To call Meryl Streep an Oscar contender for her intimate, insightful impersonation of Margaret Thatcher is a gross understatement. Delivering what -- without question -- is the most commanding performance of the year, Streep should be an absolute shoo-in. But one never knows with the Academy.

Beginning in her twilight years in her Chester Square home, she chats amiably with her husband Denis (Jim Broadbent), long after his death. The story then artfully flashes back to Margaret Thatcher's political rise, running, unsuccessfully, at first, for the House of Parliament and then becoming the first and only female Prime Minister of the United Kingdom, relentlessly dominating her party and staunchly leading Great Britain through various financial crises, the miners' strike of 1983, IRA attacks, the Brighton bombing and the Falklands War -- for 11 consecutive years, from 1979-1990.

Daughter of a Grantham grocer, young Maggie Roberts (Alexandra Roach) always spoke with conviction and confidence, often infuriating stodgy, local representatives. Quite smitten, young, compliant Denis Thatcher (Harry Lloyd) vowed to help her win a Conservative seat in Parliament in 1959.

Aided by hair/make-up designer J. Roy Helland, Meryl Streep replicates not only Margaret Thatcher's facial gestures, implacable demeanor and distinctive posture but also her specific speech timbre which changed - with training - from a high-pitched screech to a more authoritative contralto. Streep's detailed physical and verbal mimicry is phenomenal.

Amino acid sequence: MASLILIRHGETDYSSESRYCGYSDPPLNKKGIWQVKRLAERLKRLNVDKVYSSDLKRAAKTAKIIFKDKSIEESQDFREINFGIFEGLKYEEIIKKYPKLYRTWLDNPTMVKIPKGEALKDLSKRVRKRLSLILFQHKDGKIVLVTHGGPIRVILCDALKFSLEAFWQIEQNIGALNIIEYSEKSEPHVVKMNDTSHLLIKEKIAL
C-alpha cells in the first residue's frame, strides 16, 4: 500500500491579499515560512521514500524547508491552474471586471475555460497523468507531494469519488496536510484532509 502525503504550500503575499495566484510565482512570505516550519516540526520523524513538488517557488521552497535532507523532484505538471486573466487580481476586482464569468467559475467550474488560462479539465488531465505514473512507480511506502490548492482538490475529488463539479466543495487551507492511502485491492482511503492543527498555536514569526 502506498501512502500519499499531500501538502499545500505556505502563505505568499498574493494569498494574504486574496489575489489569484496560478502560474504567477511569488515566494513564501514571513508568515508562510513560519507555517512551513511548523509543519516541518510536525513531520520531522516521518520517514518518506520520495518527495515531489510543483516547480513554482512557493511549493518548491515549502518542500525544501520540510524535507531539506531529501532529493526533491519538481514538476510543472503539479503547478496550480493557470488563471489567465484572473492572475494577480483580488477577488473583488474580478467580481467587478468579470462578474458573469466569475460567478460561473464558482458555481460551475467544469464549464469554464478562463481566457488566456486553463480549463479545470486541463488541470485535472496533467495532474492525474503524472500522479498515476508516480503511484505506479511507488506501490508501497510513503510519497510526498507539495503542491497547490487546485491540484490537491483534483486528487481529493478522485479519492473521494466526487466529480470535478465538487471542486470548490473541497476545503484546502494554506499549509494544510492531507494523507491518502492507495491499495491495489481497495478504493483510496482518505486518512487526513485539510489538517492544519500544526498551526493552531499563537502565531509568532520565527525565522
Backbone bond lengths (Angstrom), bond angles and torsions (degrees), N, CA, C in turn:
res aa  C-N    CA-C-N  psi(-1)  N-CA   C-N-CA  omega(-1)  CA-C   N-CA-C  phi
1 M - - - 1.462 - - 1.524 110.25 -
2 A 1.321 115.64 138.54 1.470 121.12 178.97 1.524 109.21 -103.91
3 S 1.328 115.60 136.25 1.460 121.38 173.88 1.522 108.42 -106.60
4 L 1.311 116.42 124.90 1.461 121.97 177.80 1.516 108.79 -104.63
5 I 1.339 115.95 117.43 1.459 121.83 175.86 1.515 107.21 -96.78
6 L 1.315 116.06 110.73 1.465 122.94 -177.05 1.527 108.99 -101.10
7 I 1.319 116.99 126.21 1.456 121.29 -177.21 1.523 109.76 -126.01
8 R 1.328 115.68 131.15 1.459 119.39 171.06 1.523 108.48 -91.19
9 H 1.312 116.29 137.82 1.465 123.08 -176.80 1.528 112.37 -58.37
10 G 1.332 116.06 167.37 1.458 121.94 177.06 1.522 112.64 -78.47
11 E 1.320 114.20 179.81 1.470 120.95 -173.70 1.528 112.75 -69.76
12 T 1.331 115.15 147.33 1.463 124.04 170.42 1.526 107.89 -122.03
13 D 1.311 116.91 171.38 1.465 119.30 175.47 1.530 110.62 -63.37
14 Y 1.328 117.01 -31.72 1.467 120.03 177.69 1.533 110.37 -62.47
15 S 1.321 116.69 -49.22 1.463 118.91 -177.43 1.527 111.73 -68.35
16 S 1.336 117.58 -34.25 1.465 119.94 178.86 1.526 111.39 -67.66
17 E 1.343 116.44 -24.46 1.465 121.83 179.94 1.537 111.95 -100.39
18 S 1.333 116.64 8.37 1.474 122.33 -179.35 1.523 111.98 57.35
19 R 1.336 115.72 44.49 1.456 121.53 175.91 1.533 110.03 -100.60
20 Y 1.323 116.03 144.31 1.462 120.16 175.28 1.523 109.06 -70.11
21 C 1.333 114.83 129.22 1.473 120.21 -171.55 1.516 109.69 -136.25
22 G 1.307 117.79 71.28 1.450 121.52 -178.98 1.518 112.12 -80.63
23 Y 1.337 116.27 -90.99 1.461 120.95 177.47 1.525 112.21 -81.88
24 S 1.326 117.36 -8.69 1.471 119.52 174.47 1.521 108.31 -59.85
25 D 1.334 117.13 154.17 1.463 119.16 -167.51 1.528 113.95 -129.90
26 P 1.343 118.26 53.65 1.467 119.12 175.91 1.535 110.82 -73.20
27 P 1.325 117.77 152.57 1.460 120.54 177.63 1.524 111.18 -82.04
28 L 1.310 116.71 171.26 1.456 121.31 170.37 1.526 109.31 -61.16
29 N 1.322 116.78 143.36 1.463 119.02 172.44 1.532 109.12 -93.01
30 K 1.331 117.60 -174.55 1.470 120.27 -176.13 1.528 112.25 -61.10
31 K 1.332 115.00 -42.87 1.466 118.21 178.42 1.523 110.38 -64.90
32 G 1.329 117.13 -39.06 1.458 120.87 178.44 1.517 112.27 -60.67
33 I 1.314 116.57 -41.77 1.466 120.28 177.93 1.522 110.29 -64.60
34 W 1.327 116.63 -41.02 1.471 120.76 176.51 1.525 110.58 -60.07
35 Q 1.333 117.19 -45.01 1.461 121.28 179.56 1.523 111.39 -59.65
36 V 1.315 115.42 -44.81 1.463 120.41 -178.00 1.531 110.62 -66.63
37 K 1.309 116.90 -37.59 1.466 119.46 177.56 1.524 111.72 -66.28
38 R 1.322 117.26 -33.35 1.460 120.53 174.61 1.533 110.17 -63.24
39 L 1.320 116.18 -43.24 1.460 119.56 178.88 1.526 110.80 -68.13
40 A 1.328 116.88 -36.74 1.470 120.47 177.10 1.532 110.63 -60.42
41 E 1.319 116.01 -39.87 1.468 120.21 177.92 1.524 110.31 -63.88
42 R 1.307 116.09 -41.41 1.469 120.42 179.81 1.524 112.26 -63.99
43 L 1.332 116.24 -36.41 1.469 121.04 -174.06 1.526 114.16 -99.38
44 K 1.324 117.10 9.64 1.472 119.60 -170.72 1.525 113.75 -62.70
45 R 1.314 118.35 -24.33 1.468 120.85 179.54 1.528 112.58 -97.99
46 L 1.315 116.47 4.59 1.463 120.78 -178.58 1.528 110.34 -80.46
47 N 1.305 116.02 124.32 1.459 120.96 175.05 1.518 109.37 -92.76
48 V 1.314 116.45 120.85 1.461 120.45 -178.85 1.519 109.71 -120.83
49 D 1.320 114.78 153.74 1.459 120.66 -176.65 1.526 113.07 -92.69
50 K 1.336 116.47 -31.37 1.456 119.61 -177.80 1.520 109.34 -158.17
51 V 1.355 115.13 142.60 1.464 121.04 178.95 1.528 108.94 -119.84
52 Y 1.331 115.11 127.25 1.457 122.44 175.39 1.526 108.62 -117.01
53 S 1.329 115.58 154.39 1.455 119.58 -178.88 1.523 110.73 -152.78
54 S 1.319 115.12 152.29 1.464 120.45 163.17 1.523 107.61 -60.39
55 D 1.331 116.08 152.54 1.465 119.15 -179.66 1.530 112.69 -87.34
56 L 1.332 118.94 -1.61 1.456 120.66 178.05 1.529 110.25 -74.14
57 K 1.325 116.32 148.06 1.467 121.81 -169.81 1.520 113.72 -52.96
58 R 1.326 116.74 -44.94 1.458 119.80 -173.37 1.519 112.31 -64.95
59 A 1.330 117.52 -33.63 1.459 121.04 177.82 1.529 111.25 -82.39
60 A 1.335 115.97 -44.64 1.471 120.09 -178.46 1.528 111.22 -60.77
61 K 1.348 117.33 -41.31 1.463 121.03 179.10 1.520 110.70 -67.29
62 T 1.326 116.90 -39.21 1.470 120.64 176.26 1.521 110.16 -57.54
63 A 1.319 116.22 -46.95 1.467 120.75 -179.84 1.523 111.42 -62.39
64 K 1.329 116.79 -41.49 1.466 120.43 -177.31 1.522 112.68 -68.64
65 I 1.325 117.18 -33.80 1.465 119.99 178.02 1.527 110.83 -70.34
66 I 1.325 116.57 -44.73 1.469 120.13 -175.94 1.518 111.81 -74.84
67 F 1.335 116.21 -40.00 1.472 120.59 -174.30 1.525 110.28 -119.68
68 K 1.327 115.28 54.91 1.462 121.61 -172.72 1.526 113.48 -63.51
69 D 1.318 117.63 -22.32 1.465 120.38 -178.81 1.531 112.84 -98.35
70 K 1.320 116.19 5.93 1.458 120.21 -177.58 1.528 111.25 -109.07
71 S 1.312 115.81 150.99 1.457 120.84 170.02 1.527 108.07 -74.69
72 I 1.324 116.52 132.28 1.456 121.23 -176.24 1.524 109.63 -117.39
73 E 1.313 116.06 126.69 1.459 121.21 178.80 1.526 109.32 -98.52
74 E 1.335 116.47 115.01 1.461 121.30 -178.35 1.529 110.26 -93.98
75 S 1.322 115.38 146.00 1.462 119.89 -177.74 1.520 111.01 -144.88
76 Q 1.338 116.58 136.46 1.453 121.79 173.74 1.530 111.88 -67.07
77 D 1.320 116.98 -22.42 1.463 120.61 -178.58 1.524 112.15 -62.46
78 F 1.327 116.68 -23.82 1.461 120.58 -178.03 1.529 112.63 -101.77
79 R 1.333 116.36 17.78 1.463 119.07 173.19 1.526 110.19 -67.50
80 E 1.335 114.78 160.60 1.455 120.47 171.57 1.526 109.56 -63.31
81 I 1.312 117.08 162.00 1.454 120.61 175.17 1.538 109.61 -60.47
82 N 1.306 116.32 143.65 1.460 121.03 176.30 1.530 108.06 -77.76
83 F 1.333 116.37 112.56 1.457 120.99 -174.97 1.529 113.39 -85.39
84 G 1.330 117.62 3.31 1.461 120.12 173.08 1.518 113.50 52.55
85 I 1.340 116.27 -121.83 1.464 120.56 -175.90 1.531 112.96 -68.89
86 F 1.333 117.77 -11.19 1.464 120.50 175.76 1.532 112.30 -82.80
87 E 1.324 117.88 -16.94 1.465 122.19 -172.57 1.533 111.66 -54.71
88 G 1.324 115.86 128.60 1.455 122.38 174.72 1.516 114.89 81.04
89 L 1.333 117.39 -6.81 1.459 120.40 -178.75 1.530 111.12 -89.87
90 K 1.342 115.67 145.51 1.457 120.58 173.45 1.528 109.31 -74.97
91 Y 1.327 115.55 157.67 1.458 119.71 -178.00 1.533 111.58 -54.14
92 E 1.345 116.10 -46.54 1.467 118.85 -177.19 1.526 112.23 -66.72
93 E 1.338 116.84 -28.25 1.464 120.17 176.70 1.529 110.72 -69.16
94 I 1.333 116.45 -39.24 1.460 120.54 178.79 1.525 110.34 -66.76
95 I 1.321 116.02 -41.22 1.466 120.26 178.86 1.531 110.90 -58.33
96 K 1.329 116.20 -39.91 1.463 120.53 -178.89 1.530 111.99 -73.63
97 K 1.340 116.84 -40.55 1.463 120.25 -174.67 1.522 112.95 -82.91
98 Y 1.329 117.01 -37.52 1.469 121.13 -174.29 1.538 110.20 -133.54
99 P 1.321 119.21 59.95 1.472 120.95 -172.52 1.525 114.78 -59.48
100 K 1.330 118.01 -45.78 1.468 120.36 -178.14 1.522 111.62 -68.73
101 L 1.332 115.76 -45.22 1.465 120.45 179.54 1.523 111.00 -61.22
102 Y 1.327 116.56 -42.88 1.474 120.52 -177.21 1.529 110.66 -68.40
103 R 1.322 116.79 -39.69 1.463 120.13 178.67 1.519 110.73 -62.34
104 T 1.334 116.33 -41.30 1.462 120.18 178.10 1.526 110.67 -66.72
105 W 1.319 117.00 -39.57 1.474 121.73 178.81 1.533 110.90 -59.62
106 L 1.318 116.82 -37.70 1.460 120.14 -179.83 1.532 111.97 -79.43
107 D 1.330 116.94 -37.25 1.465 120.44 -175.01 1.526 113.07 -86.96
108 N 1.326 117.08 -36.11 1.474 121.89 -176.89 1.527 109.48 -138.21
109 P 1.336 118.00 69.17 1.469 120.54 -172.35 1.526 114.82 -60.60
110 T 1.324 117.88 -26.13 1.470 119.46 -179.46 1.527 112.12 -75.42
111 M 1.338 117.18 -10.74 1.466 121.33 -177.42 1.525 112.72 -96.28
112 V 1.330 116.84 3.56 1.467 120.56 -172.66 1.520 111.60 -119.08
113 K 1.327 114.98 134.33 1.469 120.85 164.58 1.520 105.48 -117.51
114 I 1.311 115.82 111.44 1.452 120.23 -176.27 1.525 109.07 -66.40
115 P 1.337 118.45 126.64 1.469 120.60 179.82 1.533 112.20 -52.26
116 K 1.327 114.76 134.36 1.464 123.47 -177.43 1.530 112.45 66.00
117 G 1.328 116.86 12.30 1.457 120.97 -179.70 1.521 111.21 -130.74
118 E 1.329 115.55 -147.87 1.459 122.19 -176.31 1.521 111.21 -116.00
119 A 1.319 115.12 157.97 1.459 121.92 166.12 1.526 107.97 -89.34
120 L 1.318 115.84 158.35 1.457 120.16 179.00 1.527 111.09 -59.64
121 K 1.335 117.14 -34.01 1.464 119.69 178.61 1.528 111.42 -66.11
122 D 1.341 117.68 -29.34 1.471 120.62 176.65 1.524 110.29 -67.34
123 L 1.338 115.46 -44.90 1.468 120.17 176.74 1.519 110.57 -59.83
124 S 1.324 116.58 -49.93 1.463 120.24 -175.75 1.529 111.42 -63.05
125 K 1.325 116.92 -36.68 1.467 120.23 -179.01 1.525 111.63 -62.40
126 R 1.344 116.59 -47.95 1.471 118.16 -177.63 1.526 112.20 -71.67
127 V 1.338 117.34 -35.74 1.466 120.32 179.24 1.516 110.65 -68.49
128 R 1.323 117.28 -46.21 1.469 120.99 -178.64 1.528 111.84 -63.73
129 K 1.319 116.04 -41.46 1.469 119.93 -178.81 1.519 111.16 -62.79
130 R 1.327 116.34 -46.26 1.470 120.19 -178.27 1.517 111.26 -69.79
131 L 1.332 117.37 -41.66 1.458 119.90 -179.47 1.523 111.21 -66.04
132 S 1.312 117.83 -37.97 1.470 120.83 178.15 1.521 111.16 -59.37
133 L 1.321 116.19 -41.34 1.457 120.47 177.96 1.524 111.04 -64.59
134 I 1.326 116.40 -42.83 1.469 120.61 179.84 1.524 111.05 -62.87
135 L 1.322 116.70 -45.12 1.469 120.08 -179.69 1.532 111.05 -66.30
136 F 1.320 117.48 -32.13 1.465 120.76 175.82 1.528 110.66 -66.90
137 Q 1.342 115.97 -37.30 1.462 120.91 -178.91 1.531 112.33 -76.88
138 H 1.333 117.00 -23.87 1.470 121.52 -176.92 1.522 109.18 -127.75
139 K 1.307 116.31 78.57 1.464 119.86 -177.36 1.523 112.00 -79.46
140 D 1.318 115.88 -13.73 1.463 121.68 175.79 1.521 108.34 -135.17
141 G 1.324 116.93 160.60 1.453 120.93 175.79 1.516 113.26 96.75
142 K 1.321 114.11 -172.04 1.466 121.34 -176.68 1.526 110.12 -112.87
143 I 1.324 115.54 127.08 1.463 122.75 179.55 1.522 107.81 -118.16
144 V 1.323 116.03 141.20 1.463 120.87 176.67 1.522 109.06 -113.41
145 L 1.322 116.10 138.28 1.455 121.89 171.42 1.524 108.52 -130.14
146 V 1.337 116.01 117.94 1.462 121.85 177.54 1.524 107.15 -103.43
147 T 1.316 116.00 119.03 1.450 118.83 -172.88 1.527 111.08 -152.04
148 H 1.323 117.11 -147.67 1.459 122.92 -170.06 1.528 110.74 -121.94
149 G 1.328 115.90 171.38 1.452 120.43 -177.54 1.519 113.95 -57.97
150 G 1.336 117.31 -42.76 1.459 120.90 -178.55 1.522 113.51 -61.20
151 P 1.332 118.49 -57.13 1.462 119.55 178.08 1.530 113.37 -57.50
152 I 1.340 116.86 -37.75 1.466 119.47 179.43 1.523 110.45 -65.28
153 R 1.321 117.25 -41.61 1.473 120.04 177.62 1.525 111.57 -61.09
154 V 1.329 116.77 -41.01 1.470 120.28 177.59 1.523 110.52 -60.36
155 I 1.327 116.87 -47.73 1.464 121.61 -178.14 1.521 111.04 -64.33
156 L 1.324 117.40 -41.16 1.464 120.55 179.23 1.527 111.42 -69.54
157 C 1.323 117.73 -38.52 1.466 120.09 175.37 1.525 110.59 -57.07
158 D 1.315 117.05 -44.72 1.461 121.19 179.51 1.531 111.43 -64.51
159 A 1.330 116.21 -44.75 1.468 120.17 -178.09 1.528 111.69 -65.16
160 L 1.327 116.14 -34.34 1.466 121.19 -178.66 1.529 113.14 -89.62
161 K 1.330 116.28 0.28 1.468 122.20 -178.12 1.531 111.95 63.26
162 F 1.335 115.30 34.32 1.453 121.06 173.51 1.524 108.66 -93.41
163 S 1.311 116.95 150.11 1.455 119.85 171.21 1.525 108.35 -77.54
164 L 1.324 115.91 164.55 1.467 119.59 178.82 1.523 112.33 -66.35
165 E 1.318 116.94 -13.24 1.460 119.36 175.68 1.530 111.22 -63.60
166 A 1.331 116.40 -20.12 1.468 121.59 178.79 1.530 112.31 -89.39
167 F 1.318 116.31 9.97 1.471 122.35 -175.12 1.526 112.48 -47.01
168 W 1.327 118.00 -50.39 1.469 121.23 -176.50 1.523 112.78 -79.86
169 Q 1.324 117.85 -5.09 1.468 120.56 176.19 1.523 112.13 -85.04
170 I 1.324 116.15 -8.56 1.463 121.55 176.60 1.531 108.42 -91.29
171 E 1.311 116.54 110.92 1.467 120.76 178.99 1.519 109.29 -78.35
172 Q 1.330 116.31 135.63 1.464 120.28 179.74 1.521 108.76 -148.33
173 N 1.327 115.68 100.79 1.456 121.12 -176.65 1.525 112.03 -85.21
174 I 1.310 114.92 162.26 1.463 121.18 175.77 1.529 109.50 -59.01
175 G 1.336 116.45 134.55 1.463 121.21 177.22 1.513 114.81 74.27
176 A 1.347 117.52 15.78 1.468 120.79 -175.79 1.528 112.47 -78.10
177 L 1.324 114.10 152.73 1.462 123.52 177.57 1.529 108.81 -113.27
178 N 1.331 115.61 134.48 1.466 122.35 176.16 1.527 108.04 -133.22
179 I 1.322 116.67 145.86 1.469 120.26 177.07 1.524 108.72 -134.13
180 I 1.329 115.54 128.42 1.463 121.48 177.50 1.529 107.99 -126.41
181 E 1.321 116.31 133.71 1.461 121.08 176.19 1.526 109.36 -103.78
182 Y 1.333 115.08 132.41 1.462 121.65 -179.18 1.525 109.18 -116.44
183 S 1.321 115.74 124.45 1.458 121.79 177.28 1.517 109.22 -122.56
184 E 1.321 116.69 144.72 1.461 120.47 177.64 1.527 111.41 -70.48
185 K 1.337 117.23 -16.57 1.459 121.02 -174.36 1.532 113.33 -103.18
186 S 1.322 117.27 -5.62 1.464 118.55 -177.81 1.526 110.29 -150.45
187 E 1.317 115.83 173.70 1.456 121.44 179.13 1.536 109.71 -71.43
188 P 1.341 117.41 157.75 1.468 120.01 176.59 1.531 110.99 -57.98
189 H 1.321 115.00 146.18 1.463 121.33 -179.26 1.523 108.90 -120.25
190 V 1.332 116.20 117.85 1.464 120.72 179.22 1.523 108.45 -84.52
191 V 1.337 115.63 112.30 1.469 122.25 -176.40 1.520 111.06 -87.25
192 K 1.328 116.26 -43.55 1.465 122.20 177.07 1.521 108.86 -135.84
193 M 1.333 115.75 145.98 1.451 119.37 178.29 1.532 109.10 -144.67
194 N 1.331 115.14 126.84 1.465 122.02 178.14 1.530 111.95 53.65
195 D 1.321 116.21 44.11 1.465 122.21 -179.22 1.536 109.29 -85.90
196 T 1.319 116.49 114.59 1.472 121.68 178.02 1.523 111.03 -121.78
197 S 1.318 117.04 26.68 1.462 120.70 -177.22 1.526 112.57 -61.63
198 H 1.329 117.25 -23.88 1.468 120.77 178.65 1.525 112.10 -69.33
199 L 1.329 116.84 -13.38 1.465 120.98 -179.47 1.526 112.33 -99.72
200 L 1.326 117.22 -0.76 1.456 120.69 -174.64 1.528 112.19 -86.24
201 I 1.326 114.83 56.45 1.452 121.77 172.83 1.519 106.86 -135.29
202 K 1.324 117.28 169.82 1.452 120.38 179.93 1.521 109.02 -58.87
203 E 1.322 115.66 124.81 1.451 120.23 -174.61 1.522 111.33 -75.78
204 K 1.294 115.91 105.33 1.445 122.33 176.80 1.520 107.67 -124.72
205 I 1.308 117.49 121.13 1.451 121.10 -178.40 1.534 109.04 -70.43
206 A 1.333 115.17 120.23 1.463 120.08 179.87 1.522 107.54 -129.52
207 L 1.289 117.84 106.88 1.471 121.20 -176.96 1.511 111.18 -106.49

The weakness of the project lies with Abi Morgan's glossy, less-than-incisive screenplay, which director Phyllida Lloyd ("Mamma Mia!") enlivens by interweaving Rogers & Hammerstein's "Shall We Dance?" from "King and I," as well as other nostalgic music, amidst the archival footage and testy interaction with her daughter, Carol Thatcher (Olivia Colman). Margaret Thatcher's close relationship with President Ronald Reagan gets scant attention, although her famous comeuppance to then-Sec. of State Alexander Haig serves as a delicious prelude to tea. Regretfully, the editing is both choppy and confusing in context.

On the Granger Movie Gauge of 1 to 10, "The Iron Lady" is an intriguing 8, highly recommended because of Meryl Streep's incredibly accomplished, cinematic portraiture.

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